(6)If the landlord confirms the decision, the notice must—

(a)set out the reasons for the confirmation, and

(b)inform the contract-holder that he or she has a right to apply for a review in the county court under paragraph 5, and of the time by which the application must be made.

(7)The Welsh Ministers may prescribe the procedure to be followed in connection with a review under this paragraph.

(8)Regulations under sub-paragraph (7) may, amongst other things—

(a)require the review to be carried out by a person of appropriate seniority who has not been involved in the decision, and

(b)set out circumstances in which a contract-holder is entitled to an oral hearing, and whether and by whom he or she may be represented at such a hearing.

County court review of decision to extend

5(1)This paragraph applies if a landlord, following a request for a review made in accordance with paragraph 4(2)—

(a)gives notice under paragraph 4(5) informing the contract-holder that the landlord has decided to confirm a decision to give a notice of extension under paragraph 3, or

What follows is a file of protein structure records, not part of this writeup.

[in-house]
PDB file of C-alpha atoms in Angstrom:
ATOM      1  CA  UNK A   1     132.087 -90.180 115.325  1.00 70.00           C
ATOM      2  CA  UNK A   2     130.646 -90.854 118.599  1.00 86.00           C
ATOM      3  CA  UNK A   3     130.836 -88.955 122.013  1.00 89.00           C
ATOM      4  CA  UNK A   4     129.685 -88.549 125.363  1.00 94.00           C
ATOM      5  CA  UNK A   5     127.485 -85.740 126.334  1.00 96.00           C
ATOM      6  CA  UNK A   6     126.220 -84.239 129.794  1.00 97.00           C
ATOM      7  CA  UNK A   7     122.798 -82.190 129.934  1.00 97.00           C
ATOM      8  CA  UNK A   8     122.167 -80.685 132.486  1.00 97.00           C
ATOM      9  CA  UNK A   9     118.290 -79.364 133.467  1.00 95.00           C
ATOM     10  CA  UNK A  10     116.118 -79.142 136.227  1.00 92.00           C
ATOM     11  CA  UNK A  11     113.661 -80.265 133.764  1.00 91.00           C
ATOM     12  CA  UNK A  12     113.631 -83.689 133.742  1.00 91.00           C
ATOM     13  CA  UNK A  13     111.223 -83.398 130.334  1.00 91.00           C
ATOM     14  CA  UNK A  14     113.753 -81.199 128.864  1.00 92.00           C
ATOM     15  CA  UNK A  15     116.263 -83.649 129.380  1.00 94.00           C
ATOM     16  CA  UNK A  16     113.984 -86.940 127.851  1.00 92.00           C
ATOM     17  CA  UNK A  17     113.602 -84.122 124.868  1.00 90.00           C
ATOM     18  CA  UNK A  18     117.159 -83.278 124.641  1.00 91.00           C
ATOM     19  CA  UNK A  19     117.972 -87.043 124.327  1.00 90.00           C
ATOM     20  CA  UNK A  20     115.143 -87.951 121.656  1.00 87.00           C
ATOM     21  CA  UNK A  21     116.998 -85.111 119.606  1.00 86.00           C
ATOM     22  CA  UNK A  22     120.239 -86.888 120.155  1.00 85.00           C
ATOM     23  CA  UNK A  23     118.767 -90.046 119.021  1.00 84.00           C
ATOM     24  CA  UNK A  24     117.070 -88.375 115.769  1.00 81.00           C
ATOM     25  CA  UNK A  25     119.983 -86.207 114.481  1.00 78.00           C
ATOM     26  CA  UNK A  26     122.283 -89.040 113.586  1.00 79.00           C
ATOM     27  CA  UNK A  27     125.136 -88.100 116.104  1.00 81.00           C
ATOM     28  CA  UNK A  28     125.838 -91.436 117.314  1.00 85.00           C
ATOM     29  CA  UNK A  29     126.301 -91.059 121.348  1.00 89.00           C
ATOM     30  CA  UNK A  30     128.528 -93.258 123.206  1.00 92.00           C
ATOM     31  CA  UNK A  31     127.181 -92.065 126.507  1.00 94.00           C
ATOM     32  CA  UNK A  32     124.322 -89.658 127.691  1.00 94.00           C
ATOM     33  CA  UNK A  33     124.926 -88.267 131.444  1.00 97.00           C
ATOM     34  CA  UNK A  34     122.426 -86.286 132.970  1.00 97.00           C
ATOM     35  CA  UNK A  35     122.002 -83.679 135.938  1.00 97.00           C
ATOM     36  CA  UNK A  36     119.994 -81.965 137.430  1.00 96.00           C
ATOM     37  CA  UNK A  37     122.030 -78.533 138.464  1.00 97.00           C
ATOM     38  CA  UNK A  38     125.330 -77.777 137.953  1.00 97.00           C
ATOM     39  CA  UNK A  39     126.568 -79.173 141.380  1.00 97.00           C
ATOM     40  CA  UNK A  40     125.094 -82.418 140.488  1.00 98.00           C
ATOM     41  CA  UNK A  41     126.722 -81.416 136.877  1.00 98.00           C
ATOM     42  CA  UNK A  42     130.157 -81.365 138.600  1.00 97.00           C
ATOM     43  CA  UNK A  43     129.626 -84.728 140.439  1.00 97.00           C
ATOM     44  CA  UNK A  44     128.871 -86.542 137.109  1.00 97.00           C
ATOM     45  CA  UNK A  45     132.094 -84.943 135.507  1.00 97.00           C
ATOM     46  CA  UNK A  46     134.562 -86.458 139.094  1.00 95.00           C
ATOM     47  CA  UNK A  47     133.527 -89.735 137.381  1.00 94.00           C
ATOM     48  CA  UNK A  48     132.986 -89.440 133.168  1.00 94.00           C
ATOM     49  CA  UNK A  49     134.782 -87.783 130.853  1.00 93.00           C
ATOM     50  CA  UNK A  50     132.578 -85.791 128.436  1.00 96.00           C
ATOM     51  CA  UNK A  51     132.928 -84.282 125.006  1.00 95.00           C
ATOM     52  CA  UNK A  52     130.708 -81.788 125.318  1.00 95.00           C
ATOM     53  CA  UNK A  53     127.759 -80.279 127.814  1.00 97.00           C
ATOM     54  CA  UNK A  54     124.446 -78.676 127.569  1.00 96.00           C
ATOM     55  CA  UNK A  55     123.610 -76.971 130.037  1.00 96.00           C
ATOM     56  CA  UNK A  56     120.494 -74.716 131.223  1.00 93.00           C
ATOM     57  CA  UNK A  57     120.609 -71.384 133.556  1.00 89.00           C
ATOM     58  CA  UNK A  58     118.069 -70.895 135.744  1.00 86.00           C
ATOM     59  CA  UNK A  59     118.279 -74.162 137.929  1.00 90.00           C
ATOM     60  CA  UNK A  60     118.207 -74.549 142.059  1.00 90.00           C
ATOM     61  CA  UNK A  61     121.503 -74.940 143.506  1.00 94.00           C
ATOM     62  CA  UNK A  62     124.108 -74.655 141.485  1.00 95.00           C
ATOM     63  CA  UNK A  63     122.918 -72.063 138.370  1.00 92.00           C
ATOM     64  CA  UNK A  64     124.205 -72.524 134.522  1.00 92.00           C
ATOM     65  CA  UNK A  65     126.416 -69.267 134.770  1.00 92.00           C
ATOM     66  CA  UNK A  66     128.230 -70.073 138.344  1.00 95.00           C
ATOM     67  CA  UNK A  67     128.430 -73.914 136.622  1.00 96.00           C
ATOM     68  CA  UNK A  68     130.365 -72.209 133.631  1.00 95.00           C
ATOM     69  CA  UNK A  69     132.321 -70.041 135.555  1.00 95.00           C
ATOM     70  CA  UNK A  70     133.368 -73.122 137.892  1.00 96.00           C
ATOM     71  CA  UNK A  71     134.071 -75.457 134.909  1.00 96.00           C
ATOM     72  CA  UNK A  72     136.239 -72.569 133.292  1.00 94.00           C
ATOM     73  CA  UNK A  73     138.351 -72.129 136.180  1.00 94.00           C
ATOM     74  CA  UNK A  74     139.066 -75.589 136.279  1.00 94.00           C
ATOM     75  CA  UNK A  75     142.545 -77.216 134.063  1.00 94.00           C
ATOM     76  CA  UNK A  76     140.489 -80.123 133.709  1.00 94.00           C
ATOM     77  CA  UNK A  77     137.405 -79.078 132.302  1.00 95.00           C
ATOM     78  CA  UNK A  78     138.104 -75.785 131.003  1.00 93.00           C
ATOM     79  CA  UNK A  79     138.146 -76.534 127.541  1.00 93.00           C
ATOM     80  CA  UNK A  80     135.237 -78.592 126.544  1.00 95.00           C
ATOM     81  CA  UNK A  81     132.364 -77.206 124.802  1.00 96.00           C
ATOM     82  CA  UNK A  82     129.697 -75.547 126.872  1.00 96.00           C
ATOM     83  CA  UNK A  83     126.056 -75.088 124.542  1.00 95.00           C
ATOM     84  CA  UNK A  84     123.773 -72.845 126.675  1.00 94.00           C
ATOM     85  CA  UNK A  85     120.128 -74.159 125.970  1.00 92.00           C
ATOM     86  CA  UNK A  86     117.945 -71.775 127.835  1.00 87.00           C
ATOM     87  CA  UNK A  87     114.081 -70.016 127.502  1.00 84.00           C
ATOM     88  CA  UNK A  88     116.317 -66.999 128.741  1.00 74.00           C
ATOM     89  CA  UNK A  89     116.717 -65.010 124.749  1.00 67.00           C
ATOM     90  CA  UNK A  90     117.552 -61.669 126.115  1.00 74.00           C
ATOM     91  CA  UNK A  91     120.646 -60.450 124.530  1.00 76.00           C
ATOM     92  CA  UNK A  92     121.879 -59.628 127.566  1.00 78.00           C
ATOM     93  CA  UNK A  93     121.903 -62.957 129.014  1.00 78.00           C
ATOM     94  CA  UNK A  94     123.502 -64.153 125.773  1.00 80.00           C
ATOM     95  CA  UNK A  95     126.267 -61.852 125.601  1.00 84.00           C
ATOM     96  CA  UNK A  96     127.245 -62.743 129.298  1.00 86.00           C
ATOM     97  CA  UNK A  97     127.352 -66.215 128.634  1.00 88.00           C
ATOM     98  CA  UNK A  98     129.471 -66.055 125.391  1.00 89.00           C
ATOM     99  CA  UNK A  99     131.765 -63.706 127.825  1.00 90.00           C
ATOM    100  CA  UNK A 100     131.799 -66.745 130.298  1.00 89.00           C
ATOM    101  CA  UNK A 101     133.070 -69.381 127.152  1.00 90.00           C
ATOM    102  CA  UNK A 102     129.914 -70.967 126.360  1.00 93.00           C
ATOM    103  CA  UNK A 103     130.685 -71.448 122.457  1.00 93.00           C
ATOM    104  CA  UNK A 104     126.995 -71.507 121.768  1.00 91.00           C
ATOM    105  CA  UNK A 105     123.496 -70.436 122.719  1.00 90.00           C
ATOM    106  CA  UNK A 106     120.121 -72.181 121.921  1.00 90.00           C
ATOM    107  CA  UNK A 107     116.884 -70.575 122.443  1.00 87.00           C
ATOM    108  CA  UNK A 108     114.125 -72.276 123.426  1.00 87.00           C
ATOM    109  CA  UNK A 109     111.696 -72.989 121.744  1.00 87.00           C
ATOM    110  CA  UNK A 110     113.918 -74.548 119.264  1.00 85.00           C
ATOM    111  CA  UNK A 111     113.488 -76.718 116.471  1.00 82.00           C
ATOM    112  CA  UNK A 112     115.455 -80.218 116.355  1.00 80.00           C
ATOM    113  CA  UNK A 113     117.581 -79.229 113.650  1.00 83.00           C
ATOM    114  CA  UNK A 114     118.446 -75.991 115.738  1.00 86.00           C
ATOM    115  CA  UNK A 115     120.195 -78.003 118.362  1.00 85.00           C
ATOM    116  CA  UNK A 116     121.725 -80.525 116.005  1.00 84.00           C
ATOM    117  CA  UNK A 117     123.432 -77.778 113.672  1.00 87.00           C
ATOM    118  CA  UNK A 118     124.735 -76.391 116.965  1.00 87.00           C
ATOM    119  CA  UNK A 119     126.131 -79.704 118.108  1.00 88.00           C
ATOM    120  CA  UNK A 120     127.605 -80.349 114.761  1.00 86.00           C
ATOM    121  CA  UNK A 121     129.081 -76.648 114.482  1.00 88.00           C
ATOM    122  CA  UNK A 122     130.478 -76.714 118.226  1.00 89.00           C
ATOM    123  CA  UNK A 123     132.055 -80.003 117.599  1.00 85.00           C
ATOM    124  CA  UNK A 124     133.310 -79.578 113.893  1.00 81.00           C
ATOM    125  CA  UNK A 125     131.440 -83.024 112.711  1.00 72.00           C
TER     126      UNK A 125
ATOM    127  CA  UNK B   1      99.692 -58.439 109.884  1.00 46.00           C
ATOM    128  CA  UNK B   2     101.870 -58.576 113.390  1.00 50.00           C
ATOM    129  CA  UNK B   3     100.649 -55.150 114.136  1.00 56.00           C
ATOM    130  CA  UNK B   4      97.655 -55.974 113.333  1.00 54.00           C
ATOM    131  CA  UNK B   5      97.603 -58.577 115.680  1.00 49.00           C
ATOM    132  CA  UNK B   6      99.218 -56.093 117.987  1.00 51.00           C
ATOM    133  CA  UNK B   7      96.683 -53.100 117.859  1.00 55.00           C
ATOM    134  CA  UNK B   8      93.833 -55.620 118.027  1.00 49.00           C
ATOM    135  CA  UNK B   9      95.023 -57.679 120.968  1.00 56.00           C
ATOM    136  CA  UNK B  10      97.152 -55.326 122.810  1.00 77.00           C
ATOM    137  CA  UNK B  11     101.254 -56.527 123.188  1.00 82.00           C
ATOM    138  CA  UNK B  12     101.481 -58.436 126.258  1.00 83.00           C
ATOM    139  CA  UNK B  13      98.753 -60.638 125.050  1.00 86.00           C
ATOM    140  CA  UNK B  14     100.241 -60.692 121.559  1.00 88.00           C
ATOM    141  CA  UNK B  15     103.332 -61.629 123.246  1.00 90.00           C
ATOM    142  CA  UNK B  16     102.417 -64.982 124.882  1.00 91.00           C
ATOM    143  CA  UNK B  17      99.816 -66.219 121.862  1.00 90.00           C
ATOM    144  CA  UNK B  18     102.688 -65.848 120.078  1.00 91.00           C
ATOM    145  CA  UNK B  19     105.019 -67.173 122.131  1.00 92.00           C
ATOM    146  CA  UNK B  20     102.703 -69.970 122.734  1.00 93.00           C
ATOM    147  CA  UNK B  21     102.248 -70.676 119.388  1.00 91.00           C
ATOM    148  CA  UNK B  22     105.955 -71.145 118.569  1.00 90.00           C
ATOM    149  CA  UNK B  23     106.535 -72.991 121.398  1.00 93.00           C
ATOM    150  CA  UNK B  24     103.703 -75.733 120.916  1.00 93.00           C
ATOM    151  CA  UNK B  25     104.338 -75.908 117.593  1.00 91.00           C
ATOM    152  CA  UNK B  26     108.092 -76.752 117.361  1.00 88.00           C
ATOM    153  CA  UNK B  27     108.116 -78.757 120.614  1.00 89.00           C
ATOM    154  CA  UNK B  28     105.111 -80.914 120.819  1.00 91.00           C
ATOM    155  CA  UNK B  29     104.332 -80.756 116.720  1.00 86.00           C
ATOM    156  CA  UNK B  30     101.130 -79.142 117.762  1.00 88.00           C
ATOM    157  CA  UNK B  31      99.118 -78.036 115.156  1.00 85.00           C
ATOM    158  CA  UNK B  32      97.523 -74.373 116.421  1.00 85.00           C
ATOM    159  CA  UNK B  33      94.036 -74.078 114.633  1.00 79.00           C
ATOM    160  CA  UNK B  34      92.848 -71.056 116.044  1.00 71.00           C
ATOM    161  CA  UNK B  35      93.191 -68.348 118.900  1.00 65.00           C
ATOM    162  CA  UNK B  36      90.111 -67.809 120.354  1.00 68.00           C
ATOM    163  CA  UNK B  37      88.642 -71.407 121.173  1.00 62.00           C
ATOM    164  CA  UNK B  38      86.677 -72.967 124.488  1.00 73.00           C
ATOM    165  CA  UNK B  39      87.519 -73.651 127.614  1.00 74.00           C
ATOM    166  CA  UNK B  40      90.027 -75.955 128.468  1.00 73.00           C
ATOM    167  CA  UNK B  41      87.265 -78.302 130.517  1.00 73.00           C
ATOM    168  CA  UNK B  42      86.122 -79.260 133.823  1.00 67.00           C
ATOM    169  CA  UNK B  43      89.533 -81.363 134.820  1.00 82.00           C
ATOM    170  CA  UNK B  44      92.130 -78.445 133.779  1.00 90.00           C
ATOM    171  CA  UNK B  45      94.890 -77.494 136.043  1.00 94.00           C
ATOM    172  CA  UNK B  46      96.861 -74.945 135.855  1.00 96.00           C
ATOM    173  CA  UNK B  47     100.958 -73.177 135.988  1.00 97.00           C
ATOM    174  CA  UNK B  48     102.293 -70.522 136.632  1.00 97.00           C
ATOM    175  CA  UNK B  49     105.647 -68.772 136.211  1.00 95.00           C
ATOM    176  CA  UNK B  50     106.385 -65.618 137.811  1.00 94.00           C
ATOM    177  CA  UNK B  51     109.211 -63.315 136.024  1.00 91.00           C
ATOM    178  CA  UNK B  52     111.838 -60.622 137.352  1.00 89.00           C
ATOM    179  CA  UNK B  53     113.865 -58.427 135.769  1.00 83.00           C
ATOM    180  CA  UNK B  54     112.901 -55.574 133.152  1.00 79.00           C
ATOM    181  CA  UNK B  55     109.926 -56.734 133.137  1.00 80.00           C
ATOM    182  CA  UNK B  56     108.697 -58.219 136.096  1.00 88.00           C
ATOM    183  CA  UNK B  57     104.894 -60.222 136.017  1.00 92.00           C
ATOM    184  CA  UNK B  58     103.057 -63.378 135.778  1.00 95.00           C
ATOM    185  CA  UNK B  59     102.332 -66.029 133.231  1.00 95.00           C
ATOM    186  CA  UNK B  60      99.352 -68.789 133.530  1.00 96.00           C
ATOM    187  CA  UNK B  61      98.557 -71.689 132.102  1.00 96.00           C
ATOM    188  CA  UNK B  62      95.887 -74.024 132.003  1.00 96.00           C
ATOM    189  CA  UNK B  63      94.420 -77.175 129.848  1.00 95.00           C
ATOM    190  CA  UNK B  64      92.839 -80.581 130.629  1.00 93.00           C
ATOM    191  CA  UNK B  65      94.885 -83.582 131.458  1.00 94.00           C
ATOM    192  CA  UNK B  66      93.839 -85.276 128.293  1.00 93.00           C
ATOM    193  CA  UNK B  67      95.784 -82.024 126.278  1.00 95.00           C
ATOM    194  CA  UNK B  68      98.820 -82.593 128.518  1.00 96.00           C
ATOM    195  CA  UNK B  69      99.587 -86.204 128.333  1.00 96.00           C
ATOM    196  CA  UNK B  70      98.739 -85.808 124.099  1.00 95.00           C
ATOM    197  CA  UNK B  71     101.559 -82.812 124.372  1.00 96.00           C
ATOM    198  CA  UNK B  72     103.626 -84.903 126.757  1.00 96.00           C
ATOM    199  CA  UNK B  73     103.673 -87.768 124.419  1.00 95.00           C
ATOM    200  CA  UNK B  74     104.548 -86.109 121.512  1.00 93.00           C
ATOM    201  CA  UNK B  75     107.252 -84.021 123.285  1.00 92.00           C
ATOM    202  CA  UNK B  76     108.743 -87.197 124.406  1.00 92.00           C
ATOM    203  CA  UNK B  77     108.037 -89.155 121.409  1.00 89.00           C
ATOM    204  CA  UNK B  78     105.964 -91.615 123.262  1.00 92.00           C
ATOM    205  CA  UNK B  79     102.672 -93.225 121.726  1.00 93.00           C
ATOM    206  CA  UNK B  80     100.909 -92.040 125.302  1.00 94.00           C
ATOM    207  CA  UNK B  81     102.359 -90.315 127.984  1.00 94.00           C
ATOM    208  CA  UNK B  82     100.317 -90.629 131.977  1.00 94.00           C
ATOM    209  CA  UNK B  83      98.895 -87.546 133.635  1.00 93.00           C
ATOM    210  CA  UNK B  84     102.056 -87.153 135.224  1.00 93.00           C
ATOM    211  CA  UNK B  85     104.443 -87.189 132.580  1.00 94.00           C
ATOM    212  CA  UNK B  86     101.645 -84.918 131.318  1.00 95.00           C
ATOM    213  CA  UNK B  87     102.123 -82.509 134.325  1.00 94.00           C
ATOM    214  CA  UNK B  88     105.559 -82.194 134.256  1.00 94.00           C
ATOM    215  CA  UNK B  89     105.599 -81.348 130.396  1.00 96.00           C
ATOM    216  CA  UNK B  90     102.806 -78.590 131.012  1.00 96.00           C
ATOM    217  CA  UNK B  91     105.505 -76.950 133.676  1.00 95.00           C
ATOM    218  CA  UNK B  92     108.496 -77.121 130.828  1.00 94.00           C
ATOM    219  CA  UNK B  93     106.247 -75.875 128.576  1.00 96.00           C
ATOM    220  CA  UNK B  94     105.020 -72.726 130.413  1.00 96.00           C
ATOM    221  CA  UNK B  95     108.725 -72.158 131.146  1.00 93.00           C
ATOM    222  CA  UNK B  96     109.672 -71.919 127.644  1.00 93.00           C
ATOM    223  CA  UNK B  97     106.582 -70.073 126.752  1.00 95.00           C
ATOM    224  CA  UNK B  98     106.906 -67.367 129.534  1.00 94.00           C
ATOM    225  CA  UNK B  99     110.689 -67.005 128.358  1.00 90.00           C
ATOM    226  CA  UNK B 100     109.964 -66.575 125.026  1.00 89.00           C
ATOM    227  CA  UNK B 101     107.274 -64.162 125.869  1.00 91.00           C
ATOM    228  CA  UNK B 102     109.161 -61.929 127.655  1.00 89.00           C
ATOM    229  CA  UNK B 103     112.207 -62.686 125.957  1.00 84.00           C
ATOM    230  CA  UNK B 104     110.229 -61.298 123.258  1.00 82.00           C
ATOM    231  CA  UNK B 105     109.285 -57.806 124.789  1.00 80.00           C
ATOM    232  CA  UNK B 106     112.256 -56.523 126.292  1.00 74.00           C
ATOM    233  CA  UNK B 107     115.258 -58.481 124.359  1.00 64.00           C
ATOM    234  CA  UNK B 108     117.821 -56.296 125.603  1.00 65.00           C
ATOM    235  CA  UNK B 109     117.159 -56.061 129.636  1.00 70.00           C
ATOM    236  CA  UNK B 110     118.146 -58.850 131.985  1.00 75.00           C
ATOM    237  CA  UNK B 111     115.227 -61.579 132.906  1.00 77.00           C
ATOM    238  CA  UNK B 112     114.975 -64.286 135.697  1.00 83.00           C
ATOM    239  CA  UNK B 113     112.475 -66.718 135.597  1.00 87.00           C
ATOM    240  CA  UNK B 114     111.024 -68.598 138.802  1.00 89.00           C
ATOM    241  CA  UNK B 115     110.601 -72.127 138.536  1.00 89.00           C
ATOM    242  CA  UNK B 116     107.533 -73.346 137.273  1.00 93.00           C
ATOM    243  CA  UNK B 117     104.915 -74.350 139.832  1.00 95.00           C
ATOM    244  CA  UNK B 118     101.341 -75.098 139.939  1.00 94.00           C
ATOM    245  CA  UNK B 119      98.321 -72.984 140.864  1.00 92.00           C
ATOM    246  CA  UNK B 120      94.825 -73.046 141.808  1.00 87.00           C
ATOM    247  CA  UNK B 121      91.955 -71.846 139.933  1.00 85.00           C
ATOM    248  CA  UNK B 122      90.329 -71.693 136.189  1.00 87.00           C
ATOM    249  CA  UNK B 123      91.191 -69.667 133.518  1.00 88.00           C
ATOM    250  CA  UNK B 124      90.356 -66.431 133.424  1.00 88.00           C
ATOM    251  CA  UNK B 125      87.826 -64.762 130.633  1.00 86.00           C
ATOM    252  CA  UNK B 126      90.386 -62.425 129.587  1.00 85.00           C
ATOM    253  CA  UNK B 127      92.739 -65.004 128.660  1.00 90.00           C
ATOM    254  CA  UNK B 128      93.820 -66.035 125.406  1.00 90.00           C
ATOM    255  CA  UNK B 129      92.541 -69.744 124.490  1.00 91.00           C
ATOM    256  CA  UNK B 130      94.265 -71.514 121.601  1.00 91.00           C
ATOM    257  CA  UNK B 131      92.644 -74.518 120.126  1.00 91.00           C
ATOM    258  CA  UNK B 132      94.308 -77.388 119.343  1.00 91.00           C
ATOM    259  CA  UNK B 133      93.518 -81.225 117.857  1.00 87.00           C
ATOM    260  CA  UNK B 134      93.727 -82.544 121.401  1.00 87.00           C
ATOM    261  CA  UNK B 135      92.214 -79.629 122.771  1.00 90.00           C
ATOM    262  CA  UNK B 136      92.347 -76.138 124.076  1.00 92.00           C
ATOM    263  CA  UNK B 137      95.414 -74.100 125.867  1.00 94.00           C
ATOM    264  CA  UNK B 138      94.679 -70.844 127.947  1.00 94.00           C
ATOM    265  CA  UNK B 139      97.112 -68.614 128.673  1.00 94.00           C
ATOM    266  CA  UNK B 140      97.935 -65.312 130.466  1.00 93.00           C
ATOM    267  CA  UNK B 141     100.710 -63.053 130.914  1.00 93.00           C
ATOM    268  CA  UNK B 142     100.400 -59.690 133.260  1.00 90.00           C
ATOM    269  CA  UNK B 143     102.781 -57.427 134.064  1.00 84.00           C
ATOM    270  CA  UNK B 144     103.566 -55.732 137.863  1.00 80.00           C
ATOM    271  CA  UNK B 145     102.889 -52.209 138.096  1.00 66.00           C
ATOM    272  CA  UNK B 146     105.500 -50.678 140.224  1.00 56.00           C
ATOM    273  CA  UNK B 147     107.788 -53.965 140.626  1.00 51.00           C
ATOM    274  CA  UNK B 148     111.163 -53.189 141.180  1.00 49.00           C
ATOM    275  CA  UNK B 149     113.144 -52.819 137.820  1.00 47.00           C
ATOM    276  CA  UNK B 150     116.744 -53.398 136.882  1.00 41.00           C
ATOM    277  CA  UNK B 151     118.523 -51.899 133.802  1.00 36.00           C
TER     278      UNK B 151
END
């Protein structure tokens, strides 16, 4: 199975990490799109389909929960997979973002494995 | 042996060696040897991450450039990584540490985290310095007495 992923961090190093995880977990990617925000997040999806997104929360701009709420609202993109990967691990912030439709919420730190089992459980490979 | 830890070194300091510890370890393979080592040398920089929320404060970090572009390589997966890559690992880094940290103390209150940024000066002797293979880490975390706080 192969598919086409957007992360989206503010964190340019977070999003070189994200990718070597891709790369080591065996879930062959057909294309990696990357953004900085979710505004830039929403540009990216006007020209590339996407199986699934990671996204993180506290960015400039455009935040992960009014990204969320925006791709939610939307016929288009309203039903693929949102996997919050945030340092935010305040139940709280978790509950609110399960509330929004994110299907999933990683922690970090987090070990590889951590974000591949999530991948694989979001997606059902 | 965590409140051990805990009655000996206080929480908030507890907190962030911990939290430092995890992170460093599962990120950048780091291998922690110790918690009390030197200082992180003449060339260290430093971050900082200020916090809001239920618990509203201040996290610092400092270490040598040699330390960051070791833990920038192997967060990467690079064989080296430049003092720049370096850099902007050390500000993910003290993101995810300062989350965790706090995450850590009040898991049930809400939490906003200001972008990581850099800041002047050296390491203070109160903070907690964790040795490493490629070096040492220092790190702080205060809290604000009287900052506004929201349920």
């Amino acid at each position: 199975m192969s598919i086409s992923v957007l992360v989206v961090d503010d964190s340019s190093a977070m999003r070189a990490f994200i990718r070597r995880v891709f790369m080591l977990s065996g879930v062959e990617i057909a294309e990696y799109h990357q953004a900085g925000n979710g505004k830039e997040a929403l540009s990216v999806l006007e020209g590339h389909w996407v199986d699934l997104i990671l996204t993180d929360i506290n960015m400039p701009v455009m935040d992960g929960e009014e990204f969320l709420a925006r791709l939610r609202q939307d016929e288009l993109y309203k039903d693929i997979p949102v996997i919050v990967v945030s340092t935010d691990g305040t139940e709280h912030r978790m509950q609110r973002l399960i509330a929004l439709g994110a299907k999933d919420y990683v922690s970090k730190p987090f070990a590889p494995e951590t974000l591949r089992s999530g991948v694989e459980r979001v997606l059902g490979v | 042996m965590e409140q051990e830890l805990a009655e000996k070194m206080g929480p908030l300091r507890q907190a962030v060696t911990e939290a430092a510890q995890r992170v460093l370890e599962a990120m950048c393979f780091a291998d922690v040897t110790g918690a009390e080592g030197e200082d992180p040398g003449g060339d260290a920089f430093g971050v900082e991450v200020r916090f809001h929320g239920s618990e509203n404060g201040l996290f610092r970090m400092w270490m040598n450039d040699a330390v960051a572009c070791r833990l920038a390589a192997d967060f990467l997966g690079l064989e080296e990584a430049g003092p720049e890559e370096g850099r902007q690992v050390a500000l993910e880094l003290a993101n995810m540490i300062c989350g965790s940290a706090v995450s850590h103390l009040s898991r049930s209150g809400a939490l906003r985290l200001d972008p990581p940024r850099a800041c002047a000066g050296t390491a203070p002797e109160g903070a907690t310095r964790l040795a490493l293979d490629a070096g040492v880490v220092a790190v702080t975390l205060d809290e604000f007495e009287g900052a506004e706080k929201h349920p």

(b)fails to give notice in accordance with paragraph 4(5).

(2)The contract-holder may apply to the county court for a review of the decision to give the notice of extension.

(3)The application must be made—

(a)before the end of the period of 14 days starting with the day on which the landlord gives the contract-holder notice under paragraph 4(5), or

(b)if no notice has been given in accordance with paragraph 4(5), before the end of the period of 14 days starting with the day after the date by which the landlord was required to give notice under that sub-paragraph.

(4)The county court may give permission for an application to be made after the end of the period allowed by sub-paragraph (3), but only if it is satisfied—

(a)where permission is sought before the end of that period, that there is a good reason for the contract-holder to be unable to make the application in time, or

(b)where permission is sought after that time, that there is a good reason for the contract-holder’s failure to make the application in time and for any delay in applying for permission.

(5)The county court may confirm or quash the decision to give the notice of extension.